Amid the power tussle in Rajasthan, Governor Kalraj Mishra on Monday agreed to summon a session of the state assembly provided the Ashok Gehlot government gives a 21-day notice. The condition is part of three suggestions the Governor has made while returning Gehlot Cabinet’s recommendation that he should call a session of the Vidhan Sabha.
This is the second time that the Governor has returned the file, asking for some more information from the state. Congress leader P. Chidambaram today said that the “Governor of Rajasthan has stalled — and continues to stall — a perfectly valid request of the Council of Ministers of Rajasthan to convene a session of the Legislative Assembly. It is settled law that the Governor shall act on the aid and advice of the Council of Ministers. The Governor has no discretion — let me repeat, no discretion at all — in the matter.” He said, this was despite “three landmark judgements of the Courts when the Governors concerned acted in gross violation of the Constitution in Arunachal Pradesh (2016), Uttarakhand (2016) and Karnataka (2019).”
Following is a list of some other cases from the past where the conduct of Governors was questioned:
Governor Bhagat Singh Koshiyari’s conduct was questioned when he recommended President’s rule in the state even before the deadline given to NCP to stake claim had ended. The sudden revocation of the President’s rule and an early morning swearing-in of the BJP government under Devendra Fadnavis with rebel NCP leader Ajit Pawar also brought Koshiyari’s role under a cloud.
Governor Vajubhai Vala’s discretionary powers were questioned when he called the BJP, single-largest party, to form the government even when it did not have a simple majority. Vala gave the BJP 15 days to prove its majority. He overlooked the claim of Congress and JD(S) that had a post-poll alliance. The matter was resolved after the intervention of the court.
Governor Ganga Prasad did not call the Congress, the single-largest party, but instead allowed the NDA alliance to form the government.
Governor Najma Heptulla did not invite the single-largest party Congress to form the government but gave a chance to the BJP with 21 MLAs over Congress’ 28.
Governor Mridula Sinha allowed the claim of BJP that had 13 MLAs in the 40-member assembly while overlooking claims of the Congress which had won 17 seats.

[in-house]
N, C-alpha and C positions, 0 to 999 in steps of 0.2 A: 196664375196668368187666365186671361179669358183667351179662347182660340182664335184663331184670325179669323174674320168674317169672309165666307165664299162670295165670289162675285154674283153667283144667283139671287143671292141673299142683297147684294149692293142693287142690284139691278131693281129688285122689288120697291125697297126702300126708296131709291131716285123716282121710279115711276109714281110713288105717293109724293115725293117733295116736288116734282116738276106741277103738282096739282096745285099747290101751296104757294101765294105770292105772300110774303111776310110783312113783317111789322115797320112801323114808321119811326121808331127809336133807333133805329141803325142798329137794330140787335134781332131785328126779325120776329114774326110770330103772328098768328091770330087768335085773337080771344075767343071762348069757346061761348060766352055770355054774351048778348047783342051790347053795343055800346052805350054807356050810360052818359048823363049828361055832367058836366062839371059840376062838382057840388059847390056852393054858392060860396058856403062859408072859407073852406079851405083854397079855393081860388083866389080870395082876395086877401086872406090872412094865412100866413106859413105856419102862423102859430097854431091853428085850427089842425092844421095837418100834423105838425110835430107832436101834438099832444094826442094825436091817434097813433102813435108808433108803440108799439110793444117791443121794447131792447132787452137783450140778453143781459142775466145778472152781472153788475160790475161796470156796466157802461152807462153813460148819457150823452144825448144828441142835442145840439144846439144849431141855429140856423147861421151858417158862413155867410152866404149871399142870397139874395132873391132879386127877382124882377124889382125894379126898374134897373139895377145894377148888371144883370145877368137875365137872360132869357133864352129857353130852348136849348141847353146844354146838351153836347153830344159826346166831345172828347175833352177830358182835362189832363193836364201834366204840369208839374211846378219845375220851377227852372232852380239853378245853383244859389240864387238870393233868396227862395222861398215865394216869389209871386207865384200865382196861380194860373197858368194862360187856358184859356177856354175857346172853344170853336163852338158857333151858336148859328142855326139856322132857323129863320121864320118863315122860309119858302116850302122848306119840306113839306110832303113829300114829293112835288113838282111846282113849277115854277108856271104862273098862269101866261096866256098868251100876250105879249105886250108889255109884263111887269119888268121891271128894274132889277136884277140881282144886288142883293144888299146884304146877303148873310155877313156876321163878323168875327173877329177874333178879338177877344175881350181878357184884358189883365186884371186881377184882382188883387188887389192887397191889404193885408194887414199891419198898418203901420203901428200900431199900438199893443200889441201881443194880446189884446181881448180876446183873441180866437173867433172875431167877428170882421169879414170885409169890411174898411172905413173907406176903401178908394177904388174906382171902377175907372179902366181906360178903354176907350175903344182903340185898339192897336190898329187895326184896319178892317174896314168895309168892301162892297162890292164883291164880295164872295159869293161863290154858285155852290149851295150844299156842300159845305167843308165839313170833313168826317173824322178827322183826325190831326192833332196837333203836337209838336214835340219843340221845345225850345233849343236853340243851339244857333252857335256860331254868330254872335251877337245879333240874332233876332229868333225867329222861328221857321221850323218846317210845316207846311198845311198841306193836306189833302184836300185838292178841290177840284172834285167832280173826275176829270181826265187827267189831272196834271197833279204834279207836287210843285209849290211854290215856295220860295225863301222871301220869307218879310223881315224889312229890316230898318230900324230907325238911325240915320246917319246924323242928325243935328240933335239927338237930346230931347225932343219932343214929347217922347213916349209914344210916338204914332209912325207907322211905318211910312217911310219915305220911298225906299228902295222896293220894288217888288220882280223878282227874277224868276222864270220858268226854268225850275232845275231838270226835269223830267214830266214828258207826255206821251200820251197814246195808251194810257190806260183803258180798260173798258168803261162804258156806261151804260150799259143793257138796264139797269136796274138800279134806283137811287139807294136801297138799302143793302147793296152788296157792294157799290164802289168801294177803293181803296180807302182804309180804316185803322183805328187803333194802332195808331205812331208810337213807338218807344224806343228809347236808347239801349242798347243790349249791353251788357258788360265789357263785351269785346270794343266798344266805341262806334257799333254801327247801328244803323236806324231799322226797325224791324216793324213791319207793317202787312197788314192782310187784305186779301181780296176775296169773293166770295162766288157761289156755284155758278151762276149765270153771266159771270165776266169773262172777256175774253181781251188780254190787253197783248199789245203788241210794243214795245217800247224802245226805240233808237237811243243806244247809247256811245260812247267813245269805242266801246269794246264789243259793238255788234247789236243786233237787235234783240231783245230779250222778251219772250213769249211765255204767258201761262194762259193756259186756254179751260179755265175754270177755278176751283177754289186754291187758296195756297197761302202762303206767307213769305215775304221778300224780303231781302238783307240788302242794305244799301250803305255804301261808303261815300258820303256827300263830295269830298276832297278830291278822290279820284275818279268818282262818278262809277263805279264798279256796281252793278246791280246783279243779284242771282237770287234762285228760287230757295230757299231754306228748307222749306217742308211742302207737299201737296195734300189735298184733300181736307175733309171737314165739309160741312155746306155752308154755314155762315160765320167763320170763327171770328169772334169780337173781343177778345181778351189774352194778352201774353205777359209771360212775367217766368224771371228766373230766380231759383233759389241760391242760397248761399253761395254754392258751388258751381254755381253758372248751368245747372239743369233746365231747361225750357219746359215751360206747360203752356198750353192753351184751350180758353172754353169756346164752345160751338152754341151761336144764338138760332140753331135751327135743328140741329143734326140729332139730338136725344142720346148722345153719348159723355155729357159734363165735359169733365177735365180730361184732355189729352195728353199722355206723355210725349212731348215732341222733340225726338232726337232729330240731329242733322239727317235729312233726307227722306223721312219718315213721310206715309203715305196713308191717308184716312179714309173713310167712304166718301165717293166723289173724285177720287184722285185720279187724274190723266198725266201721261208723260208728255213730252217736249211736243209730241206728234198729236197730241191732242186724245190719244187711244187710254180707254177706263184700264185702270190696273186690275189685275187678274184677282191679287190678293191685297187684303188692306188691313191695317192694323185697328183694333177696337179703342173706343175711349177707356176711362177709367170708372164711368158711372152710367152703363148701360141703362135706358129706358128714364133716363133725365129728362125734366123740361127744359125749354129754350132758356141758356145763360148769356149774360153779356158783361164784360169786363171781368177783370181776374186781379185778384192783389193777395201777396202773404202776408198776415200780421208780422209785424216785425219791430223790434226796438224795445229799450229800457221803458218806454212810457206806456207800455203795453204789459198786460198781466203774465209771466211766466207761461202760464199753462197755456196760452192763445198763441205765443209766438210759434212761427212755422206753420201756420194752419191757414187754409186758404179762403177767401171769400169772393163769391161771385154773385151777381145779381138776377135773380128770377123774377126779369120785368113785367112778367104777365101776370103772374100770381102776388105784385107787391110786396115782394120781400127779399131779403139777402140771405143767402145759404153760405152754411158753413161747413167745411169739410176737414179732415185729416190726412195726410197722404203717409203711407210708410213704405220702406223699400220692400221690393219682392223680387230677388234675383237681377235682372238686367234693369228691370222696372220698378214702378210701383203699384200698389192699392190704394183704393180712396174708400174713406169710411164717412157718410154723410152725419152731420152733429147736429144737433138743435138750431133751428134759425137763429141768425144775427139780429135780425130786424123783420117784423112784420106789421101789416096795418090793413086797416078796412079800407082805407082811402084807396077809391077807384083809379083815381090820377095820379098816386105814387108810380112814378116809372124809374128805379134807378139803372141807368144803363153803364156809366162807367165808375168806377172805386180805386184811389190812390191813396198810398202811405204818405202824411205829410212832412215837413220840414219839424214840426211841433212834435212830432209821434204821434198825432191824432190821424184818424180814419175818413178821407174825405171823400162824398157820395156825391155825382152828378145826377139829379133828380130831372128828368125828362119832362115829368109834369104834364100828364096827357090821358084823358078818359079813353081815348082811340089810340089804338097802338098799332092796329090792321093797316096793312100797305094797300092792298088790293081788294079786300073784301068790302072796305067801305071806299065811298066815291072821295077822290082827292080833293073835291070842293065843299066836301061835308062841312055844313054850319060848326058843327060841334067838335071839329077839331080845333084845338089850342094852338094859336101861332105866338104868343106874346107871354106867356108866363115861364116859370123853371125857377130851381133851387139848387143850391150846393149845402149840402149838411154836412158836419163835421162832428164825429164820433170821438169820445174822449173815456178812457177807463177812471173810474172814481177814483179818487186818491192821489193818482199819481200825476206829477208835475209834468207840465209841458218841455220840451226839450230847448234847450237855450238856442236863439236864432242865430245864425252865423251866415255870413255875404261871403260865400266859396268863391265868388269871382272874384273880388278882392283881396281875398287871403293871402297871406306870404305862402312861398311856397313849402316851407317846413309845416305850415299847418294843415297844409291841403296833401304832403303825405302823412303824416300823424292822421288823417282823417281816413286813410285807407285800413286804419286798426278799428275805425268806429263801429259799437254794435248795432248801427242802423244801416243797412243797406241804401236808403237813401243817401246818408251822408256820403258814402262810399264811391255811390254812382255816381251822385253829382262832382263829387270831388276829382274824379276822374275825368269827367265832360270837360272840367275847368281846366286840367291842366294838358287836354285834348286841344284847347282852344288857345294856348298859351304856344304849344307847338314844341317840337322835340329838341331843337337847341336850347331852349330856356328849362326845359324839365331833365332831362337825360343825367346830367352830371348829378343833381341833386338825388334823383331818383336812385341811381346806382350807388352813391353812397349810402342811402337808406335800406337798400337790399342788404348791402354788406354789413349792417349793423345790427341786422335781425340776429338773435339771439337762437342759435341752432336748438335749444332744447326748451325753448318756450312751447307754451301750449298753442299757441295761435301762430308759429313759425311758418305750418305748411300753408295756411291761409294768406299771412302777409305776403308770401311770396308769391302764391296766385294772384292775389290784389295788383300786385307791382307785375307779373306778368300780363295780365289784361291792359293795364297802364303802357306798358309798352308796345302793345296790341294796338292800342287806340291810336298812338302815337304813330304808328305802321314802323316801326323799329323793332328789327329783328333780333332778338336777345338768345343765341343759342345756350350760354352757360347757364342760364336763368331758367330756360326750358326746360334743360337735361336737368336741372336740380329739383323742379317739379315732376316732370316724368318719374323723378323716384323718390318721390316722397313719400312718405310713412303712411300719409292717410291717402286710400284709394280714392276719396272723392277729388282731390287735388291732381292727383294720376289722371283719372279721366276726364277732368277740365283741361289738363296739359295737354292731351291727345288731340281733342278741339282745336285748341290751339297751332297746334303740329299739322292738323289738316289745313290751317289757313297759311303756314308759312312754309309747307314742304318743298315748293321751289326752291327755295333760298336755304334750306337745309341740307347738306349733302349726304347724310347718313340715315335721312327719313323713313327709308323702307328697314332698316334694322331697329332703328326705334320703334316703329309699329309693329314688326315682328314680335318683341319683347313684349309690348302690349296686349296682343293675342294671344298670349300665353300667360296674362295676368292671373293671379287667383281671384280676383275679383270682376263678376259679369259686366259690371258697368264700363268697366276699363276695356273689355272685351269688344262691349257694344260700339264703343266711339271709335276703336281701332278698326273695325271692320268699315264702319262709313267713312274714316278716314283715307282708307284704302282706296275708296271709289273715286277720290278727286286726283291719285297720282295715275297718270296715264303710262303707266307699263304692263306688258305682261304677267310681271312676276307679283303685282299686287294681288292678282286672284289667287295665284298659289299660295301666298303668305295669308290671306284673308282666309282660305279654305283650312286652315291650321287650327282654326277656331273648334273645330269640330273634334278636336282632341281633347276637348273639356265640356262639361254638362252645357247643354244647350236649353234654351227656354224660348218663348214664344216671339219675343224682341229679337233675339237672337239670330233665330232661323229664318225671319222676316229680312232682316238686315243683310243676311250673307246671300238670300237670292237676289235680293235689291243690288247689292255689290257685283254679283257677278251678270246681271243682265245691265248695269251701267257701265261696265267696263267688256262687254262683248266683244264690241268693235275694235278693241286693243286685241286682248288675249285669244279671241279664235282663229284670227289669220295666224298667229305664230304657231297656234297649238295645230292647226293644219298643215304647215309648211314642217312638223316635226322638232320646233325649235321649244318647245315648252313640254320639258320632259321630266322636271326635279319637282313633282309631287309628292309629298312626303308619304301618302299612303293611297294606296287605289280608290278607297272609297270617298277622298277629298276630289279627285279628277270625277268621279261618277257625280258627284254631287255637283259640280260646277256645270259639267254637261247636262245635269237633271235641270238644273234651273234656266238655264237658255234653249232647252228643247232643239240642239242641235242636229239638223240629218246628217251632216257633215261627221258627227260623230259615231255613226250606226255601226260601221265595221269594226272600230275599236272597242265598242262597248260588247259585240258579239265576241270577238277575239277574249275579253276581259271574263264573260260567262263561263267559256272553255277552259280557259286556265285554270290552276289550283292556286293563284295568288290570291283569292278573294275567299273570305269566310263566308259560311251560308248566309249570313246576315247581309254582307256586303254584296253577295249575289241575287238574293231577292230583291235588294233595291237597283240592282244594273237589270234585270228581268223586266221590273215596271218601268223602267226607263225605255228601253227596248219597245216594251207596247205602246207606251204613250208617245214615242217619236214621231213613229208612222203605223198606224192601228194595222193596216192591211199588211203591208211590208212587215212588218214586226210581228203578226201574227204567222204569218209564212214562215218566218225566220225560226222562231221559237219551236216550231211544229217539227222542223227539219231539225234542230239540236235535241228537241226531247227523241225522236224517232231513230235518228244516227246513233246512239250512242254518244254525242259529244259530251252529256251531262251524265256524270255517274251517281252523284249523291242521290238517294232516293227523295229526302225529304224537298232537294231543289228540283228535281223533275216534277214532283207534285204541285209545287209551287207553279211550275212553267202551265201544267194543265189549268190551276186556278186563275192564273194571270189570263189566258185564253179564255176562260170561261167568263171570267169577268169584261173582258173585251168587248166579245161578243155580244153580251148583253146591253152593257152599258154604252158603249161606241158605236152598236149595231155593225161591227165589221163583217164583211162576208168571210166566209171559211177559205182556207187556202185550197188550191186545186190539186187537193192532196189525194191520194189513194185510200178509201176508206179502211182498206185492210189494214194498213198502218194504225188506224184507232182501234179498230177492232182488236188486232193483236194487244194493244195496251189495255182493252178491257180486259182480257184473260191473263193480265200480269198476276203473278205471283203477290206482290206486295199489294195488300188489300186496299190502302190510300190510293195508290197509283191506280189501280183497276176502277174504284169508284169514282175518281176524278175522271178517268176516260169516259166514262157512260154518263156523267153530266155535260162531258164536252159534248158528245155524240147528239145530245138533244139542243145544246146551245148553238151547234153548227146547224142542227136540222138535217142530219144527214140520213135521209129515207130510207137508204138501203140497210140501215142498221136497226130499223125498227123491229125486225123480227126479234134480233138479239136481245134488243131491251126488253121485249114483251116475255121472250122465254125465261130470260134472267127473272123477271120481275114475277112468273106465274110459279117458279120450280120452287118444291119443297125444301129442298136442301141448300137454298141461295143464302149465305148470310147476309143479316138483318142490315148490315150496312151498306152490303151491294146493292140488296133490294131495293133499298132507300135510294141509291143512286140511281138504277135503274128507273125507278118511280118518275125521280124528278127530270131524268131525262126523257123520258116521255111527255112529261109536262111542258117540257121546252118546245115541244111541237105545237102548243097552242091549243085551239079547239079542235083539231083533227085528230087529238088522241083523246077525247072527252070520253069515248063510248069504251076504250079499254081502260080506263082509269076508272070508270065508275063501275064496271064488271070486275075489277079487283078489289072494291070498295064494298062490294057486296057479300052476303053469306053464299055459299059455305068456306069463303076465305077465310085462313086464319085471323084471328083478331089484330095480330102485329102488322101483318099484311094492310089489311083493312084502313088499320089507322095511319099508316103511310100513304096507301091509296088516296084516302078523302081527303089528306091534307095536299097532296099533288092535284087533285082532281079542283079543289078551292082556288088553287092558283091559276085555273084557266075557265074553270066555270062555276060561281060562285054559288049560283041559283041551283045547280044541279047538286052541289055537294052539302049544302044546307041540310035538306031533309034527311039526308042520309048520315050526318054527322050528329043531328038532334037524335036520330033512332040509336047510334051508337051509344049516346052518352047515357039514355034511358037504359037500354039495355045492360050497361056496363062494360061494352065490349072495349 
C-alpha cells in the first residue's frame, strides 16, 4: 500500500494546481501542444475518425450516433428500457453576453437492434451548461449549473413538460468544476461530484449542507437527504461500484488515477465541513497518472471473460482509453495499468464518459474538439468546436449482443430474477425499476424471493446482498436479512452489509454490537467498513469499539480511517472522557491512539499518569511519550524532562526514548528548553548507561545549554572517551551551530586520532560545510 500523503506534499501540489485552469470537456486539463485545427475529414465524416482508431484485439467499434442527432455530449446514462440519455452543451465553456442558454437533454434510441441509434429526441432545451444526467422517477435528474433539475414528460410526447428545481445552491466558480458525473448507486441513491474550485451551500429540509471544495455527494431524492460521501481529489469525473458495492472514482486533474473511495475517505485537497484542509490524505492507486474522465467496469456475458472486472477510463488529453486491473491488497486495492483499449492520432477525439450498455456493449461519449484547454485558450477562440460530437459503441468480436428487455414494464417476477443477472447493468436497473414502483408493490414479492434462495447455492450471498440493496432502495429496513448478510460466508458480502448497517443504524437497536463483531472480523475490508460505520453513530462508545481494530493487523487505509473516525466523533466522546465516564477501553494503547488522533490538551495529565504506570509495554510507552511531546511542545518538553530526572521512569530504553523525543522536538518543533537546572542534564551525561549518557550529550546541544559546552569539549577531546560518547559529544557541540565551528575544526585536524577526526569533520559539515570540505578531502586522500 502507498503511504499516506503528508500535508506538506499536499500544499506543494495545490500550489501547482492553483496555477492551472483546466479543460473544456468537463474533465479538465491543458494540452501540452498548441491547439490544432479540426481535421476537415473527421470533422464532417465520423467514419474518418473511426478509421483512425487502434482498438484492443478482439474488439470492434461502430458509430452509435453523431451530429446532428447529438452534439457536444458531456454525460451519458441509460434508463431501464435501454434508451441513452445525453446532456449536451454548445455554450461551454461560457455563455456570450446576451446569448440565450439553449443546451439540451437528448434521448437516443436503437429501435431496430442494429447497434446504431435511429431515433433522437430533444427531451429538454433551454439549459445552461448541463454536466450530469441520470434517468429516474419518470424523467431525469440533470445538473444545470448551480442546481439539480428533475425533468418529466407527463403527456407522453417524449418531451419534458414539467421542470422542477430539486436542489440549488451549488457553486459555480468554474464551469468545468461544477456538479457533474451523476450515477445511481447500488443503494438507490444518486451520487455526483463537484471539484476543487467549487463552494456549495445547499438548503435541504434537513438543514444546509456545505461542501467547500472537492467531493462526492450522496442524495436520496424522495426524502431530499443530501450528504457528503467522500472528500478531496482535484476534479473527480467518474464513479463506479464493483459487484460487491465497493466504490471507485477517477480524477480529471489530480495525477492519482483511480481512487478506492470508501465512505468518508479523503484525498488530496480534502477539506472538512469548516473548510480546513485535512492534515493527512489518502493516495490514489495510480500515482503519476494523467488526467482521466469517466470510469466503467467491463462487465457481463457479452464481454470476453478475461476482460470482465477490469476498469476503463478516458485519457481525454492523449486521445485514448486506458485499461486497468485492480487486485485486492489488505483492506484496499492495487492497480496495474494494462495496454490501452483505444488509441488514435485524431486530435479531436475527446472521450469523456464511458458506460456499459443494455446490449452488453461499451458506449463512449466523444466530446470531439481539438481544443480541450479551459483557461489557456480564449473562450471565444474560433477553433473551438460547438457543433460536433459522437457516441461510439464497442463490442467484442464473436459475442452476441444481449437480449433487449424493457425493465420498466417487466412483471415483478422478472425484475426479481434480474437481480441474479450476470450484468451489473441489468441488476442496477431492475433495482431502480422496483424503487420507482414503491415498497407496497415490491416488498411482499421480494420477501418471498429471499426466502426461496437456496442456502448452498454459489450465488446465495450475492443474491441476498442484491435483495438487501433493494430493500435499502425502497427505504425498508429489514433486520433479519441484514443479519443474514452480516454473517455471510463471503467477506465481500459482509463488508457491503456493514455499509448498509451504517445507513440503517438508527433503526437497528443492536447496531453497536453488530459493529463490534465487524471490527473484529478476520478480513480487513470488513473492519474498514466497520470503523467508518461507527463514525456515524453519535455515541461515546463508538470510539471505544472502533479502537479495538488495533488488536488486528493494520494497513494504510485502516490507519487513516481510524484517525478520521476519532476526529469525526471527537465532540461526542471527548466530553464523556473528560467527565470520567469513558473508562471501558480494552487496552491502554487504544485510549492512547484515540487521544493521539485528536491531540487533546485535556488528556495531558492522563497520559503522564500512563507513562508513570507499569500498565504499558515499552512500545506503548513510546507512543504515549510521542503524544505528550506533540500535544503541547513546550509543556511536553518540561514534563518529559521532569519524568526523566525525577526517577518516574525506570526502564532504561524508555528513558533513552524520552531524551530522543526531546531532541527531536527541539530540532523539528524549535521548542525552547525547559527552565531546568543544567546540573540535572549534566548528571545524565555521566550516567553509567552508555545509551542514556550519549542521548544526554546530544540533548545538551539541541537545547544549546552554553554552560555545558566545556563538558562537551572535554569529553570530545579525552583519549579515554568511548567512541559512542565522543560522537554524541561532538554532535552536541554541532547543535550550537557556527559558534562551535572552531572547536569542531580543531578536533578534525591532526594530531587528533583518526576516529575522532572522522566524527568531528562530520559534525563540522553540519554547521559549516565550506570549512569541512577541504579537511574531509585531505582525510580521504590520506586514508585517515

Arunachal Pradesh (2016)
A group of rebel Congress MLAs approached Governor J.P. Rajkhowa to impeach the speaker, Nabam Rebia of Arunachal state assembly. Congress protested, but Rajkhowa recommended imposition of President’s rule in the state. Later, with Supreme Court’s intervention, President’s Rule was lifted and court rejected the pleas of rebel Congress MLAs.
When nine Congress MLAs, along with 26 BJP MLAs, rebelled against Harish Rawat-led Congress government in Uttarakhand against the finance bill, Governor K.K. Paul asked for imposition of President’s rule. The rebel MLAs were later disqualified. Uttarakhand high Court quashed President’s rule and Rawat proved his majority.
When B. S. Yeddyruppa-led BJP government faced rebellion from 16 MLAs, Speaker K G Bopiah called for the floor test and disqualified the rebel MLAs from the state Assembly. While Yeddyurappa proved his majority through a voice vote, Governor H R Bhardwaj questioned the manner in which the majority was proved and sent a letter to the Centre, recommending President's rule. The Union government rejected his suggestion.
Governor Syed Sibtey Razi’s role was questioned when he installed Jharkhand Mukti Morcha’s Shibhu Soren as the new CM, despite the NDA claiming the support of 41 MLAs in the 80-member assembly. Supreme Court intervened and ordered a floor test. Soren failed to prove his majority in the house and BJP’s Arjun Munda was sworn in as the CM of the state.
Governor Buta Singh recommended dissolution of Bihar assembly despite the JD(U) and the BJP claiming that they fulfilled the requirements of forming the government with the support of 115 MLAs in the 243-member house.
Uttar Pradesh (1996)
The role of Governor, late Romesh Bhandari, came under a cloud as UP threw up a hung assembly. Bhandari’s actions were seen as blatantly partisan as the state remained under President’s rule for almost six months. Then BJP-BSP alliance formed the “rotational” government in 1997. The BSP withdrew support after six months when it was BJP chief minister Kalyan Singh’s turn. Instead of giving Singh time, Bhandari immediately dismissed the government and installed Loktantrik Congress’ Jagdambika Pal as the new CM of the state. Pal had to resign three days later after court restored Singh as the CM.
Governor P Venkatasubbaiah did not give an opportunity to Karnataka Janata Dal Chief Minister S R Bommai to prove his majority in the assembly, despite Bommai presenting him the copy of resolution signed by the legislature party.
Andhra Pradesh (1984)
Governor Ram Lal’s conduct came under a cloud after the state got its first non-Congress government with N T Rama Rao as the Chief Minister in 1983. However, a year later, when NTR went to the US for heart surgery, his finance minister Nadendla Bhaskara Rao, a former Congressman broke the party and staked claim as CM. The Governor supported his claim and he was made the Chief Minister.
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